CHARGE THEM.  What they did is like hiring someone to set off a bomb in a building, then claiming no culpability because they didn’t realize quite so much damage would be done.  Ridiculous.

    Chances are the civil suit will be whittled down to nothing.  They need to PAY.

    Then, as another poster suggested, let them get the hell out.  Olerud would be the perfect neighbor for them.

  • Mike November 17, 2016 (6:49 am)

    Since they don’t feel the need to provide the city with restitution for land and trees and further possible landslide damages, they city should use public domain and take their homes for public use needs.  I think we need a park there.  Anyone up for a petition to use public domain and take their homes?

  • d November 17, 2016 (7:23 am)

    Public domain would force the city to pay for the homes what they really need to do is confiscate  the homes in lieu of payment for all the damages and send them to jail…

  • Mark November 17, 2016 (8:00 am)

    The City has a double standard.  Tree cutters, I agree what they did is wrong, being charged and held accountable.  Where is the City when people illegally camp and litter?  The City needs to also hold these people accountable.  This is a blatant double standard that needs to stop.  All criminals and illegal acts need to be enforced equally.  

    If someone litters they need to be fined.  Tree cutters are being held accountable yet many people who litter pay no fines.

    Very unjust!

  • Rusty November 17, 2016 (10:48 am)

    Since this city gets to pick and choose what laws we follow (as Mark said about illegally camping on public property + our dear Mayor’s claim that Seattle will remain a ‘sanctuary city’), why is anyone complaining? I’m not sure I understand the logic here – if we as a city (and the feds as well w/DACA, etc.) can simply choose not to pay attention to some laws, then why should we be forced to pay attention to others?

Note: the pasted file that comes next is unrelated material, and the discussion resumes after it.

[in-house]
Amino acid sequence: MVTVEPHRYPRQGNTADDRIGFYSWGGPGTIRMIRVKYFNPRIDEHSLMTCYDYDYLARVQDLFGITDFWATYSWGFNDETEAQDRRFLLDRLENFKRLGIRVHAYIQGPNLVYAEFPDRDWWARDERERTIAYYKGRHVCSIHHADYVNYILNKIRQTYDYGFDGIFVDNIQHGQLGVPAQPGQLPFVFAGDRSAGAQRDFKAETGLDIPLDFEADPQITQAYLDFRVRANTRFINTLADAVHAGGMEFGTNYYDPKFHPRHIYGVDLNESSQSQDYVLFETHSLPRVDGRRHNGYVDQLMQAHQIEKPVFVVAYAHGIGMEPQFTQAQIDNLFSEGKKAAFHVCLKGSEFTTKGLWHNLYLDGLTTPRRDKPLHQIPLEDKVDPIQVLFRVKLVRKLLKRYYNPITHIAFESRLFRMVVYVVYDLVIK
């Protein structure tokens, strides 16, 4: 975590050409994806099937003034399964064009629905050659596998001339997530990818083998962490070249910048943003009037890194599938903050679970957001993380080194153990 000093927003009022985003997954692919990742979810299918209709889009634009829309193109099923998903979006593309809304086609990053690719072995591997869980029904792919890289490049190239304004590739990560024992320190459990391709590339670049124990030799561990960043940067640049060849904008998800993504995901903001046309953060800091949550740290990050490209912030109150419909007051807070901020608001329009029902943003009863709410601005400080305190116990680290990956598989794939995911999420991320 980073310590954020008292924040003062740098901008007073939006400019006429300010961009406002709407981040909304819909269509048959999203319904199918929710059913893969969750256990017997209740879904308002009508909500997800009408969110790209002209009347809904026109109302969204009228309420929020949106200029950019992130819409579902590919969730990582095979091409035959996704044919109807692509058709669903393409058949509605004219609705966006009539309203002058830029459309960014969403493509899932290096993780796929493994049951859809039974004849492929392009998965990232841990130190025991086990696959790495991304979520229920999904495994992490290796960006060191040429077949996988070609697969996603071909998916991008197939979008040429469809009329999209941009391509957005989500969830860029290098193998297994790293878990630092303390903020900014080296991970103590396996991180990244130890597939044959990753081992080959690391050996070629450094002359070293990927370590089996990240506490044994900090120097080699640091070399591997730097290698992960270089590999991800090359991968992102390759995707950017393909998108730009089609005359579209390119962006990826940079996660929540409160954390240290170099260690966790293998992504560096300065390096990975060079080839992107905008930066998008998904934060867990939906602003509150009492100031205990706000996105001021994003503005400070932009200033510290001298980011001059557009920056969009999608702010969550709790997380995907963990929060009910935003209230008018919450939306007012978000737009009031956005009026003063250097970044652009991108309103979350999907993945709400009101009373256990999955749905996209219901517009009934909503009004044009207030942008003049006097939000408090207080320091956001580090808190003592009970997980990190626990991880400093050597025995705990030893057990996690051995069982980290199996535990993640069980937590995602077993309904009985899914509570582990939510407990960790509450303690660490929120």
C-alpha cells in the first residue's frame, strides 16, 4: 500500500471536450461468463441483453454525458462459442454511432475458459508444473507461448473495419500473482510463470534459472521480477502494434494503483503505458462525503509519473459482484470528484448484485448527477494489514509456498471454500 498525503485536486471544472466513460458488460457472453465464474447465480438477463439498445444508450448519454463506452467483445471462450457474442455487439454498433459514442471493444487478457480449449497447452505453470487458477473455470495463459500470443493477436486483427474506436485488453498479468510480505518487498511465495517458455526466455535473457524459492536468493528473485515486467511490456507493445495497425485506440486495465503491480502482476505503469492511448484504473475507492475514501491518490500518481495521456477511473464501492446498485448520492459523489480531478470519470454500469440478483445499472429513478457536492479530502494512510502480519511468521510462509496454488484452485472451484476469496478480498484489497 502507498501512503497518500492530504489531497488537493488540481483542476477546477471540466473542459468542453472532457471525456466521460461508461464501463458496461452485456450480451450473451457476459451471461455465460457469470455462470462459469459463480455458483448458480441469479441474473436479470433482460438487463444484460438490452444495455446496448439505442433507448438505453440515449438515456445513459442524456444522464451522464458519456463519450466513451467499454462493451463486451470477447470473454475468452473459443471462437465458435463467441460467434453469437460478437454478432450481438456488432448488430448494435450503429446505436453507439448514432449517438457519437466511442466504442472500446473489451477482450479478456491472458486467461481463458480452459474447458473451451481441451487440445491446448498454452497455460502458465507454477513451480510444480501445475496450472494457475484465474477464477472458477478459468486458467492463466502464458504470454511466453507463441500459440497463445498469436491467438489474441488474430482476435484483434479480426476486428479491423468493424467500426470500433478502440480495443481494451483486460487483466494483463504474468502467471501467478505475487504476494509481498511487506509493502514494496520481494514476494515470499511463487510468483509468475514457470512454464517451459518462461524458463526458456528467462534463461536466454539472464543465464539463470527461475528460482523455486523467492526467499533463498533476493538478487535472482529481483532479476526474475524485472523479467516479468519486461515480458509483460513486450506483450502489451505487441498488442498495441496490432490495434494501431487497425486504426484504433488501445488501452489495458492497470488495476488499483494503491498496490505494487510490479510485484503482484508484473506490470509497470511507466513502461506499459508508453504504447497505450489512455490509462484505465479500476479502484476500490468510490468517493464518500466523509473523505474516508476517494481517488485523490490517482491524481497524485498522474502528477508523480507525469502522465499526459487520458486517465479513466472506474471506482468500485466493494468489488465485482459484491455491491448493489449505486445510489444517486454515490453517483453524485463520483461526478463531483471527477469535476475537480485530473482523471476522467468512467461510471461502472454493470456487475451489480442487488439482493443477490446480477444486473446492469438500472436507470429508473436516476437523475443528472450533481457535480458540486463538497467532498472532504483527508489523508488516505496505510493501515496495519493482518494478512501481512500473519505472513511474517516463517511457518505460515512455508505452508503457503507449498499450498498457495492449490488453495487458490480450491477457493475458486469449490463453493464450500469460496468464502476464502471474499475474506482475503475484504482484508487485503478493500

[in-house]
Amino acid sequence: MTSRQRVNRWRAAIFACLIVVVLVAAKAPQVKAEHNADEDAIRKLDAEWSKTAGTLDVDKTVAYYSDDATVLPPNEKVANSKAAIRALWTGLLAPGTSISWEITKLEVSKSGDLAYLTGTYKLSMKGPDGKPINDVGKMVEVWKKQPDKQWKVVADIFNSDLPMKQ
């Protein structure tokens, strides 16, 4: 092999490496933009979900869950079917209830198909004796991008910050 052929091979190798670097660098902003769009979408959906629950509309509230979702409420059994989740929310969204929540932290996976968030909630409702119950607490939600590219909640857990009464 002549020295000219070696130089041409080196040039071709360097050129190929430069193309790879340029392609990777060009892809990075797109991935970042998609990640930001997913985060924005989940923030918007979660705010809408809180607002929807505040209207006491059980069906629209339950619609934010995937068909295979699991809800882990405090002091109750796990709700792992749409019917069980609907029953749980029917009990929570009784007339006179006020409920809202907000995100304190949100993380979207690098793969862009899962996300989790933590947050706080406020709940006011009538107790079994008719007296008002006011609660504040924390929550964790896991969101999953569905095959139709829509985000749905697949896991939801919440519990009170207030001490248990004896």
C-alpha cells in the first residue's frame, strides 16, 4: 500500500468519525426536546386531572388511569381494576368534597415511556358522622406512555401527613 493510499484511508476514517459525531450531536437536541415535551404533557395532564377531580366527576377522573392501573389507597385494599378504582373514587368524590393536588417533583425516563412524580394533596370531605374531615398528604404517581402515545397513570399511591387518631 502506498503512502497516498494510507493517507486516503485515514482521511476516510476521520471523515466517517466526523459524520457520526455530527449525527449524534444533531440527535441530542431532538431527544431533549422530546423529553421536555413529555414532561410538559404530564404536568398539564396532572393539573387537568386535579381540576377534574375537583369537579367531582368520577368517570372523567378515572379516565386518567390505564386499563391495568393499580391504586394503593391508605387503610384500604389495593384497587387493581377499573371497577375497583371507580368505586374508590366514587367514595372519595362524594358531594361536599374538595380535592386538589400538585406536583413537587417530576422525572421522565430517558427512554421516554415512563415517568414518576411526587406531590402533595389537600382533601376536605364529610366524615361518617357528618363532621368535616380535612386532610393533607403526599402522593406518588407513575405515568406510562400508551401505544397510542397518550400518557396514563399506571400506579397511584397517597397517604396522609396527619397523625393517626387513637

That slippery slope isn’t below those trees, it’s in all of your arguments – ‘take away their houses’, ‘make them move out of the community’, yet you have no problem at all with other folks who have broken the law (public campers, illegal aliens). My wife spent over 7 years and thousands of dollars to come into this country and become a citizen legally, because we follow the laws. If you don’t like them, change them – but don’t act high and mighty on one issue and the opposite on another.

  • anonyme November 17, 2016 (3:56 pm)

    There is absolutely no reason to believe that the folks who think the tree cutting needs to be severely punished think that it’s fine to break other laws – just not this one.  Hogwash.  It could just be that they have enough self control to limit themselves to the topic at hand.  The story being responded to is about the trees, not homeless camping, illegal aliens, littering, or global injustice.  And the ‘reasoning’ asserting that if some laws are not fully enforced, then none should be….seriously?

  • TheKing November 17, 2016 (7:12 pm)

    I agree with Rusty and Mark. You can’t just pick and choose laws to be enforced. It’s not finger pointing, it’s a simple matter of enforce all laws or take them off the books. Fair is fair as the liberal folks like to say.

  • treelover November 17, 2016 (11:47 pm)

    Plant more trees, lower growth ones, and be done with it.

  • GATEWOOD November 18, 2016 (7:58 am)

    If you honestly believe a couple of rich, white people will be spending time in prison for cutting city trees, you need to get out more. They’ll probably settle the case by paying a big fine and living with the public shame as they should. The rampant entitlement in our culture has become normalized and tacitly accepted. Enough!

  • Rusty November 18, 2016 (11:13 am)

    Anonyme –

    You must have misread my post. I was merely pointing out the failing logic of trying to pick and choose what laws to enforce. You can never justify it – and yet such a large portion of this city supports the ‘sanctuary city’ status and / or heaven forbid enforcing any public camping / littering laws (we apparently always want the carrot, never the stick) in dealing with the homeless issue. Then along come some entitled jerks cutting down trees and it’s ‘get the pitchforks’  time – take their homes, run them out of town…

    So – do you support our ‘sanctuary city’ status? Do you support enforcing public camping / littering laws (along with offering support services of course)? Do you really think it’s ‘hogwash’ that a lot of Seattle residents are ok with ignoring the law in those instances, but not in ones that they ‘agree’ with?

    Just think about it – not trying to call you or anyone out, just want folks to maybe start thinking in a larger sense about what kind of society we have when we are no longer a nation of laws, but a nation of men/women – because if we keep trying to pick and choose what laws should be ignored, it’s not going to turn out well. That, and some of the posts above were starting to sound like the angry mob – and that never turns out well either.